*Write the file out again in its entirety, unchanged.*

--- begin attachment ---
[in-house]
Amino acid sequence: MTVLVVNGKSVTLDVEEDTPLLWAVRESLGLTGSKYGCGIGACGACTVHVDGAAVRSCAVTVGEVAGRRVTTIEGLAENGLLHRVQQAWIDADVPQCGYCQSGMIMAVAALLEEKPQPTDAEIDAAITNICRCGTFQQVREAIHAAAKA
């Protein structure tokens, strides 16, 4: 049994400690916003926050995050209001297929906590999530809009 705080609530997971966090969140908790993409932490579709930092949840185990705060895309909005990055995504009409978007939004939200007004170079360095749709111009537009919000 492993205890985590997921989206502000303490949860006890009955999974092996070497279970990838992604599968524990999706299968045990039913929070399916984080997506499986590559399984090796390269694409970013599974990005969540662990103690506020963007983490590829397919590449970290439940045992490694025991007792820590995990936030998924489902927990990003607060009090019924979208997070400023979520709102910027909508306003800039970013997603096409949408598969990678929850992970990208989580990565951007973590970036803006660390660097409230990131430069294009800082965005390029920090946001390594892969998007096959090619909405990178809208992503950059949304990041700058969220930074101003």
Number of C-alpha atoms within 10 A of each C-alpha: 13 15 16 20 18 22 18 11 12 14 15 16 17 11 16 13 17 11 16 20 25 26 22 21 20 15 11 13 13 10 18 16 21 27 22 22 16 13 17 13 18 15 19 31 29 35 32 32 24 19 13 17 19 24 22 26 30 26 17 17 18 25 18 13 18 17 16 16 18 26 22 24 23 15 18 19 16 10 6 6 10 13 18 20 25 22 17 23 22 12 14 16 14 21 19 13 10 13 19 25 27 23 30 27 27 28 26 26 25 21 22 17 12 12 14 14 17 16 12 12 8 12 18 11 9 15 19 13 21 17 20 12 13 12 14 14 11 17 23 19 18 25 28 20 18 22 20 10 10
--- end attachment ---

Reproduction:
[in-house]
Amino acid sequence: MTVLVVNGKSVTLDVEEDTPLLWAVRESLGLTGSKYGCGIGACGACTVHVDGAAVRSCAVTVGEVAGRRVTTIEGLAENGLLHRVQQAWIDADVPQCGYCQSGMIMAVAALLEEKPQPTDAEIDAAITNICRCGTFQQVREAIHAAAKA
């Protein structure tokens, strides 16, 4: 049994400690916003926050995050209001297929906590999530809009 705080609530997971966090969140908790993409932490579709930092949840185990705060895309909005990055995504009409978007939004939200007004170079360095749709111009537009919000 492993205890985590997921989206502000303490949860006890009955999974092996070497279970990838992604599968524990999706299968045990039913929070399916984080997506499986590559399984090796390269694409970013599974990005969540662990103690506020963007983490590829397919590449970290439940045992490694025991007792820590995990936030998924489902927990990003607060009090019924979208997070400023979520709102910027909508306003800039970013997603096409949408598969990678929850992970990208989580990565951007973590970036803006660390660097409230990131430069294009800082965005390029920090946001390594892969998007096959090619909405990178809208992503950059949304990041700058969220930074101003």
Number of C-alpha atoms within 10 A of each C-alpha: 13 15 16 20 18 22 18 11 12 14 15 16 17 11 16 13 17 11 16 20 25 26 22 21 20 15 11 13 13 10 18 16 21 27 22 22 16 13 17 13 18 15 19 31 29 35 32 32 24 19 13 17 19 24 22 26 30 26 17 17 18 25 18 13 18 17 16 16 18 26 22 24 23 15 18 19 16 10 6 6 10 13 18 20 25 22 17 23 22 12 14 16 14 21 19 13 10 13 19 25 27 23 30 27 27 28 26 26 25 21 22 17 12 12 14 14 17 16 12 12 8 12 18 11 9 15 19 13 21 17 20 12 13 12 14 14 11 17 23 19 18 25 28 20 18 22 20 10 10